While the LDP-Komeito coalition has a distinct advantage heading into the campaign, the opposition could still pick up ground on the government before July 10. Meanwhile, it is unlikely that the Abe administration will boost its support ahead of the vote.  

However, there are some signs that the electorate is still undecided, leaving the opposition room to drive up turnout and exceed expectations. A Mainichi Shimbun poll conducted June 18–19 found that 46% of respondents wanted the opposition’s seat share to increase, compared with 34% who wanted the ruling coalition’s seat share to increase. Independents were even more favorably disposed to the opposition: 57% said they wanted the opposition to win more seats, compared with only 20% who wanted the government parties to make gains. Independents make up at least a third of the electorate, and they are largely undecided over which party to support. Mainichi found that the LDP and DP are tied among independents with 12% support, meaning that most still have not decided. Significantly, in a June 13 Kyodo News poll, respondents favored government party candidates to opposition party candidates by only a 26% to 20% margin in electoral district polling, a six-percentage-point drop in support for government candidates from early June.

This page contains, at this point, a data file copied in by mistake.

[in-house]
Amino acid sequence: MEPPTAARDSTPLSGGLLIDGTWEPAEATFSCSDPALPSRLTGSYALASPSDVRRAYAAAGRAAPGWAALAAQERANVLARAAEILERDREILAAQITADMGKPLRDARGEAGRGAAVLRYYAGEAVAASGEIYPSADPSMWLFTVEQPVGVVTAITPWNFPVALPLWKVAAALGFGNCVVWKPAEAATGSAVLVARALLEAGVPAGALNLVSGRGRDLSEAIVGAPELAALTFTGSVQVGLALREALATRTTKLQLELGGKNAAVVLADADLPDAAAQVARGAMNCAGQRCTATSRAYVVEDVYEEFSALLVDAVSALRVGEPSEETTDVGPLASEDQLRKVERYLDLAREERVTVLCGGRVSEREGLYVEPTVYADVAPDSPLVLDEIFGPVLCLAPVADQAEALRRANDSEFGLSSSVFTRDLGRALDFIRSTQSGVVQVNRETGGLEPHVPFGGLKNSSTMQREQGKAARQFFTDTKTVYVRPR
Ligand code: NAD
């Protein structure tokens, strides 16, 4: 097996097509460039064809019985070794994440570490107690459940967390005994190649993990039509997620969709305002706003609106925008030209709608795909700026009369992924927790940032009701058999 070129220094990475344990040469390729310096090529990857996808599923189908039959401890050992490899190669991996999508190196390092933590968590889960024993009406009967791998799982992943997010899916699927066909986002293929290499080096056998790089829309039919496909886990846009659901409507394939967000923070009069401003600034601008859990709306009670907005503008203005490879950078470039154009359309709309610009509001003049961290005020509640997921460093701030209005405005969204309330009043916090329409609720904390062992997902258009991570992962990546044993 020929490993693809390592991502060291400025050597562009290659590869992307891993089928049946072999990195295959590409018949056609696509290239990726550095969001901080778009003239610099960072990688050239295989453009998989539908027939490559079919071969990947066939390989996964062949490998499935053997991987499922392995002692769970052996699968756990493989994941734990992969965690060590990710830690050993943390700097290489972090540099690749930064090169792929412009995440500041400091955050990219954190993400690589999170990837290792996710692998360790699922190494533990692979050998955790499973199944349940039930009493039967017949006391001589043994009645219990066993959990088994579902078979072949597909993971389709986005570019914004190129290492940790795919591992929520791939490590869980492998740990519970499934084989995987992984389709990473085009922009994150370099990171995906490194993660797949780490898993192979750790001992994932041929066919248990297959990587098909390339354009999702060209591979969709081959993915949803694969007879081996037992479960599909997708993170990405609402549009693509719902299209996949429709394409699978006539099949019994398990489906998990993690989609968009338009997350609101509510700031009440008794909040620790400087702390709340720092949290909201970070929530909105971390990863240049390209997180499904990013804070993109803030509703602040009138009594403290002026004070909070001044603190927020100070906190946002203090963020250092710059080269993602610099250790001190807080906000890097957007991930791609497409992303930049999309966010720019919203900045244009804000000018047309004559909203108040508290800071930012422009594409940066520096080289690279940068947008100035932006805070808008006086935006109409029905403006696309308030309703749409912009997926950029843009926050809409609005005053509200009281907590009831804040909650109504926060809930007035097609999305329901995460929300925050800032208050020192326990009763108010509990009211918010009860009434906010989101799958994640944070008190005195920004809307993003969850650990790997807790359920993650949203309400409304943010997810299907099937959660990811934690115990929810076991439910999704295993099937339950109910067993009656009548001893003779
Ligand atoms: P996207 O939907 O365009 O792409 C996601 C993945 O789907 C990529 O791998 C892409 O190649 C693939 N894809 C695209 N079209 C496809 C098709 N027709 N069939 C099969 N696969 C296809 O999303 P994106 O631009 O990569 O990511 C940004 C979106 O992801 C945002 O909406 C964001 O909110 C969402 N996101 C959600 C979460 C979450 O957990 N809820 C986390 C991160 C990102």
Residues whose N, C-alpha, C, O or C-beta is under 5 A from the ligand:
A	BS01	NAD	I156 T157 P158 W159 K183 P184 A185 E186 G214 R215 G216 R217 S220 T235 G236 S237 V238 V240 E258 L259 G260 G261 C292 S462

The risk, of course, is that many independents will stay home, and the Mainichi poll suggests that turnout could be lower than in 2013, which was the third lowest in postwar history. This poll found that 85% are definitely (60%) or probably (25%) going to vote, lower than the 92% in 2013 who said they were definitely (67%) or probably (25%) going to vote. Yomiuri found that 55% say they definitely will vote, and another 7% say they probably will vote. However, NHK found that 60% said they will definitely vote, two points higher than at this point in 2013.

The upshot is that while the LDP-Komeito coalition has a distinct advantage heading into the campaign, the opposition could still pick up ground on the government before July 10. Meanwhile, it is unlikely that the Abe administration will boost its support ahead of the vote. Instead, the polls suggest that if the government wins a landslide victory, it will be because independent voters decided to stay home—thus magnifying the impact of the government’s organized voting blocs—rather than because the government draws in new supporters.